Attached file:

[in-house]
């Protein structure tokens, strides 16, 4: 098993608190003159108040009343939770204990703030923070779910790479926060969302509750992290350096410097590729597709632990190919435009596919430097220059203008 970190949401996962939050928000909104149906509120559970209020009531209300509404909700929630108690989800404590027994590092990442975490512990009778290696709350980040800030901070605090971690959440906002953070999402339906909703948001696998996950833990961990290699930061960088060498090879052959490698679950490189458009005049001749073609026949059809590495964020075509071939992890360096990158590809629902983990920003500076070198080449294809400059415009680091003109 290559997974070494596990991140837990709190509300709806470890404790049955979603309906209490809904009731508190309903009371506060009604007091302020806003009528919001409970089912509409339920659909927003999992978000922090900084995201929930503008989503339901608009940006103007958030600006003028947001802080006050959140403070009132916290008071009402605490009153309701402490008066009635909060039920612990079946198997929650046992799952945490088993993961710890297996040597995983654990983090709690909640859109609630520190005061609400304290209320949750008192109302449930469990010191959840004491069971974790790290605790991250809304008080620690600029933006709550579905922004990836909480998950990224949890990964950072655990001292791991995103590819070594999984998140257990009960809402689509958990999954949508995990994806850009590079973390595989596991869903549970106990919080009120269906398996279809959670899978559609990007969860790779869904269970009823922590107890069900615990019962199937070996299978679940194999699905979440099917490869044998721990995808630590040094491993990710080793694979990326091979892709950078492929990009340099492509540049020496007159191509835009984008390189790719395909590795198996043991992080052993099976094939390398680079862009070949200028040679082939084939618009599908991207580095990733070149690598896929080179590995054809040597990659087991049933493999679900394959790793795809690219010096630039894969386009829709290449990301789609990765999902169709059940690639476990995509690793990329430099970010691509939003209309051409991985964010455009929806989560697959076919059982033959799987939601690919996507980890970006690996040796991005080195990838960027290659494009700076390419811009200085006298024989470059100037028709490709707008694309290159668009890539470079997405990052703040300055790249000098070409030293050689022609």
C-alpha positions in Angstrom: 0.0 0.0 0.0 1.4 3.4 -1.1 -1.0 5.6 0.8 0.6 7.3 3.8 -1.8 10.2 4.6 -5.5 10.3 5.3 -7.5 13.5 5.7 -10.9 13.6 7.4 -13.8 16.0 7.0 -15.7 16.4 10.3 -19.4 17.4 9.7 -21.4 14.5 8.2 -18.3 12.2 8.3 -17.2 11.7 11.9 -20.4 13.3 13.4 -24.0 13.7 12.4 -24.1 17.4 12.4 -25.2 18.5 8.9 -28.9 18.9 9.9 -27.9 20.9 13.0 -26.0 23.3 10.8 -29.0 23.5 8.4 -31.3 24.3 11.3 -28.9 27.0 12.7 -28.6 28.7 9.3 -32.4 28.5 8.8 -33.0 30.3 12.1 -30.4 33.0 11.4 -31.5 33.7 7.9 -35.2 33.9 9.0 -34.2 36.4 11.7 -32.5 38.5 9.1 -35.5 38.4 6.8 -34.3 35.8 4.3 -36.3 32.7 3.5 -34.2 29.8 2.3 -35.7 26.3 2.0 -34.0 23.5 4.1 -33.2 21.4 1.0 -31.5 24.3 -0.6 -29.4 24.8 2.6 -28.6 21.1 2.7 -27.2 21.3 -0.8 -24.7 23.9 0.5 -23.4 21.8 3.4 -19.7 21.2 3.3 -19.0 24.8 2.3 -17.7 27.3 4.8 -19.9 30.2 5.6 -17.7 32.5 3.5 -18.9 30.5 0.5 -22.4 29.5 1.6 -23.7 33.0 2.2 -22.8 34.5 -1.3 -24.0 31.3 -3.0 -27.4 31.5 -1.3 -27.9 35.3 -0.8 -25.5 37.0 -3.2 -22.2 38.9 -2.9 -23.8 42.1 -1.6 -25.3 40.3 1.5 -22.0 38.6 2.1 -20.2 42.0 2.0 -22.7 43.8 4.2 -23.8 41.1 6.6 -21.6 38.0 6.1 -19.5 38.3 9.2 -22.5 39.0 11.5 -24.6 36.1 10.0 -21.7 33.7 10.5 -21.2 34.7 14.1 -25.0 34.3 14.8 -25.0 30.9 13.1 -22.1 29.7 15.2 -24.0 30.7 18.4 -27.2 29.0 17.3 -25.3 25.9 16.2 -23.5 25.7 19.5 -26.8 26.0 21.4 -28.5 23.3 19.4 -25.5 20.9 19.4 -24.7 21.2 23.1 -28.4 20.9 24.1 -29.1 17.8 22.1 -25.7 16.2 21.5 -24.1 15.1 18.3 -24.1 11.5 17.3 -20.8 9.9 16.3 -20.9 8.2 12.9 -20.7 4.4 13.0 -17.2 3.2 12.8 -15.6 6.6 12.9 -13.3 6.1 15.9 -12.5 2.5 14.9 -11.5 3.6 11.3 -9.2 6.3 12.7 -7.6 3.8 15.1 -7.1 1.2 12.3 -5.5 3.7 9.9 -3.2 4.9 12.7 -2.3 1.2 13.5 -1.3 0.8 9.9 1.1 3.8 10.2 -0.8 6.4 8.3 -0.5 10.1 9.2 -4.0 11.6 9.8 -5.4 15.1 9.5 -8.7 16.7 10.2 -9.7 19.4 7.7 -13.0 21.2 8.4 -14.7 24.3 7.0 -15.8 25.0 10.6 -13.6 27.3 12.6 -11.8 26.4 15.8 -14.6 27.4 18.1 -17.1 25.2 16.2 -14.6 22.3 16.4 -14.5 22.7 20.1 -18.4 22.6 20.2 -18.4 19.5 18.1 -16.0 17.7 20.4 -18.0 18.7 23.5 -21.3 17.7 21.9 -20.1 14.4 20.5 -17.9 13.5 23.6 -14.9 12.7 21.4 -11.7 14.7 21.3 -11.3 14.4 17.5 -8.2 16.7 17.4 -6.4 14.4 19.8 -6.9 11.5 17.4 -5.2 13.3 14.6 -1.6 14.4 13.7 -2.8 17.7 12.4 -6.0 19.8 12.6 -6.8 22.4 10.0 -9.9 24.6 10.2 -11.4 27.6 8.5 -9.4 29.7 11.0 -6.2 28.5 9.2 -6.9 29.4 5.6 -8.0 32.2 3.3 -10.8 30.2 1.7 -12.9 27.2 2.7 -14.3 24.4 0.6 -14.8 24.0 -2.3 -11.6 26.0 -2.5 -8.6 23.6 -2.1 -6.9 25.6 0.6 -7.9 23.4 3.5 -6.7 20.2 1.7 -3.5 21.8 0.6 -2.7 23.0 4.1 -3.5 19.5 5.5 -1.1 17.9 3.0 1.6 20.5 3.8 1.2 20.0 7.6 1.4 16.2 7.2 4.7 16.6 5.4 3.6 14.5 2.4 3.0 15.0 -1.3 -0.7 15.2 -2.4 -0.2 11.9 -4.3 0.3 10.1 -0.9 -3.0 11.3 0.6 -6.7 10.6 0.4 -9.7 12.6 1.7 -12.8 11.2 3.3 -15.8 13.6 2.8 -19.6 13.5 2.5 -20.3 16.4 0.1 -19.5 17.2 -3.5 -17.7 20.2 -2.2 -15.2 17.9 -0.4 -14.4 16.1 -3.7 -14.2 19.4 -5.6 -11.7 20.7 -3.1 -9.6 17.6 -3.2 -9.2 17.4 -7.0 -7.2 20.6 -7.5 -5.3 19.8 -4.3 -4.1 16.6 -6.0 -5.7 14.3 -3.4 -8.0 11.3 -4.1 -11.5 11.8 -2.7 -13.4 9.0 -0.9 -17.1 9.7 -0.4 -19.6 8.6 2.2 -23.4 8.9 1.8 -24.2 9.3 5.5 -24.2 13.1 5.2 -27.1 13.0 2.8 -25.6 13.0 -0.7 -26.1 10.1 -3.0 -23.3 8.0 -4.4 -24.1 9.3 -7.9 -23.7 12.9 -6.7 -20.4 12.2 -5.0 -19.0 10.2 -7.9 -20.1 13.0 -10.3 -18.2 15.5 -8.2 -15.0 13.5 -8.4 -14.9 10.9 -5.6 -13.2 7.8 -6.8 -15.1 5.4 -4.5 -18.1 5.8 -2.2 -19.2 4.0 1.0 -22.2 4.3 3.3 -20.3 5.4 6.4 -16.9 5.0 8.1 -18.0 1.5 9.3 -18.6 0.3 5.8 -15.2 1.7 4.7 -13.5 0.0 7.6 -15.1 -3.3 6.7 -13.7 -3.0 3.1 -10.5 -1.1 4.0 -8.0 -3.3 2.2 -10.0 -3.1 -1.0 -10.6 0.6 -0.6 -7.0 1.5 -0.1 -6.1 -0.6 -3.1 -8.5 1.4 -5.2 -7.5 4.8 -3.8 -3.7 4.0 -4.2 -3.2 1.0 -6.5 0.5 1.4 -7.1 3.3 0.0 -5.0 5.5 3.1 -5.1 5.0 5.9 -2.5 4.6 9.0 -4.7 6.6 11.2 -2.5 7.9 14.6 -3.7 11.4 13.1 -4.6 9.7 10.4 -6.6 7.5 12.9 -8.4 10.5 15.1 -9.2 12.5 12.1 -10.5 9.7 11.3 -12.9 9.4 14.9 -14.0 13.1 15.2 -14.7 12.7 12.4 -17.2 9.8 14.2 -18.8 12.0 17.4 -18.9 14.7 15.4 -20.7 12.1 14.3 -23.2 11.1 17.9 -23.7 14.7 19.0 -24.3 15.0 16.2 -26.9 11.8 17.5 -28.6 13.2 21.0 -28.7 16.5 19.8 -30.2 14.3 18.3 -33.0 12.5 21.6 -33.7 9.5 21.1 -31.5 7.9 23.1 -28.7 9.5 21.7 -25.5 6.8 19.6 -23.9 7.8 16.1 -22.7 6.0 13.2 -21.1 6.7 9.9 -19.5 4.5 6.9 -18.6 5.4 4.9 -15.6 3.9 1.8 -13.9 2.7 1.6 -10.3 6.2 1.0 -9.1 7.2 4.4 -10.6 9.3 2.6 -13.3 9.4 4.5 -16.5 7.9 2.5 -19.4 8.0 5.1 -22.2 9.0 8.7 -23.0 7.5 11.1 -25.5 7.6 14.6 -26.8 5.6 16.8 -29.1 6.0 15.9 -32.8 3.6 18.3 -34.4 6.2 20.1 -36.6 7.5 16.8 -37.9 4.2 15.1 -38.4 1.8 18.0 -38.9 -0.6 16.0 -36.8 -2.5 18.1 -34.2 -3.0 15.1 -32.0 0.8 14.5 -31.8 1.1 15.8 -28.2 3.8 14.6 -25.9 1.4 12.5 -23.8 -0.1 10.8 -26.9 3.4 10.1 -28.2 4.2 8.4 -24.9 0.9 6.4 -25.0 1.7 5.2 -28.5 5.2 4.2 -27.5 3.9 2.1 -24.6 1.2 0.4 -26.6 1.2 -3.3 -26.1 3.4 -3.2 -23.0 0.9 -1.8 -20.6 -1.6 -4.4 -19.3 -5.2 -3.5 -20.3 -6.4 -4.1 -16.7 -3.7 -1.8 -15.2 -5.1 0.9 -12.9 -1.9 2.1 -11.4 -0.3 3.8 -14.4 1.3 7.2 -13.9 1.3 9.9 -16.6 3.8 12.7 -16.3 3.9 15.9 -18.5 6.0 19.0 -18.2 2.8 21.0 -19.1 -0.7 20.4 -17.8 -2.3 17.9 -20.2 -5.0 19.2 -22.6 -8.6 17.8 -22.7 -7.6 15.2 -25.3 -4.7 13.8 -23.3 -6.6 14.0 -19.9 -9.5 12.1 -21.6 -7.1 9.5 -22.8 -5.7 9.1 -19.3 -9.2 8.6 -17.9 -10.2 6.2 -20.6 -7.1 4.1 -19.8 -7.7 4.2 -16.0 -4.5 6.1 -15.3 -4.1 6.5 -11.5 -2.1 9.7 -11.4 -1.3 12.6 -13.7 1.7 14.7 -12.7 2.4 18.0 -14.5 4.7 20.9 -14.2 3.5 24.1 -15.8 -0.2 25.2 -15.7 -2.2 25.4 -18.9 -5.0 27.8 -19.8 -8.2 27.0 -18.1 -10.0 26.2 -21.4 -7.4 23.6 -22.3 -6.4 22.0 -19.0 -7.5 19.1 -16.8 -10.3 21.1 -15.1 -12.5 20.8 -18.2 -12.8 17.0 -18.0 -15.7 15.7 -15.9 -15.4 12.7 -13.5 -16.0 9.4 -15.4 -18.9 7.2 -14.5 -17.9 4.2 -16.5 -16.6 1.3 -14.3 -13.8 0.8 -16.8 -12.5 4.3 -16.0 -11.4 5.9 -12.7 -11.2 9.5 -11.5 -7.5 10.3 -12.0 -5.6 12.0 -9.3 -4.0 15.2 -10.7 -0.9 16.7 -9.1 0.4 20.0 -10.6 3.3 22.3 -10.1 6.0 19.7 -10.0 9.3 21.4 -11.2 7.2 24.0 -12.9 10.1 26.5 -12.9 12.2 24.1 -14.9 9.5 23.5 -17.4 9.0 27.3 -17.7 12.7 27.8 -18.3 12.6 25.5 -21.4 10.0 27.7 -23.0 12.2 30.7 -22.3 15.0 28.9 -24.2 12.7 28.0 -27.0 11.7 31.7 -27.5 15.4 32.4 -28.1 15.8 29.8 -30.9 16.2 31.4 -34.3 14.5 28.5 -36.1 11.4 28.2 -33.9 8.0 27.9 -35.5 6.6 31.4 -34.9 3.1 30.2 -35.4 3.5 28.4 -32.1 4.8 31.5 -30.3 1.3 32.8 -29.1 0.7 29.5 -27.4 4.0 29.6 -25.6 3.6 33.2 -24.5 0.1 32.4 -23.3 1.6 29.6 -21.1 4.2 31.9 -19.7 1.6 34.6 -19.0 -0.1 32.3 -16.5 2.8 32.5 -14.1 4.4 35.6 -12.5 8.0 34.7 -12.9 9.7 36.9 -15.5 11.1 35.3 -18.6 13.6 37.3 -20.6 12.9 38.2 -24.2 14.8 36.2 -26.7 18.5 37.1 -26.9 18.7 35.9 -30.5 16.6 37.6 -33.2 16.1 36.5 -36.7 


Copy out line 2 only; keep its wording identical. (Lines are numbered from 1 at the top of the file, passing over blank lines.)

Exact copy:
């Protein structure tokens, strides 16, 4: 098993608190003159108040009343939770204990703030923070779910790479926060969302509750992290350096410097590729597709632990190919435009596919430097220059203008 970190949401996962939050928000909104149906509120559970209020009531209300509404909700929630108690989800404590027994590092990442975490512990009778290696709350980040800030901070605090971690959440906002953070999402339906909703948001696998996950833990961990290699930061960088060498090879052959490698679950490189458009005049001749073609026949059809590495964020075509071939992890360096990158590809629902983990920003500076070198080449294809400059415009680091003109 290559997974070494596990991140837990709190509300709806470890404790049955979603309906209490809904009731508190309903009371506060009604007091302020806003009528919001409970089912509409339920659909927003999992978000922090900084995201929930503008989503339901608009940006103007958030600006003028947001802080006050959140403070009132916290008071009402605490009153309701402490008066009635909060039920612990079946198997929650046992799952945490088993993961710890297996040597995983654990983090709690909640859109609630520190005061609400304290209320949750008192109302449930469990010191959840004491069971974790790290605790991250809304008080620690600029933006709550579905922004990836909480998950990224949890990964950072655990001292791991995103590819070594999984998140257990009960809402689509958990999954949508995990994806850009590079973390595989596991869903549970106990919080009120269906398996279809959670899978559609990007969860790779869904269970009823922590107890069900615990019962199937070996299978679940194999699905979440099917490869044998721990995808630590040094491993990710080793694979990326091979892709950078492929990009340099492509540049020496007159191509835009984008390189790719395909590795198996043991992080052993099976094939390398680079862009070949200028040679082939084939618009599908991207580095990733070149690598896929080179590995054809040597990659087991049933493999679900394959790793795809690219010096630039894969386009829709290449990301789609990765999902169709059940690639476990995509690793990329430099970010691509939003209309051409991985964010455009929806989560697959076919059982033959799987939601690919996507980890970006690996040796991005080195990838960027290659494009700076390419811009200085006298024989470059100037028709490709707008694309290159668009890539470079997405990052703040300055790249000098070409030293050689022609």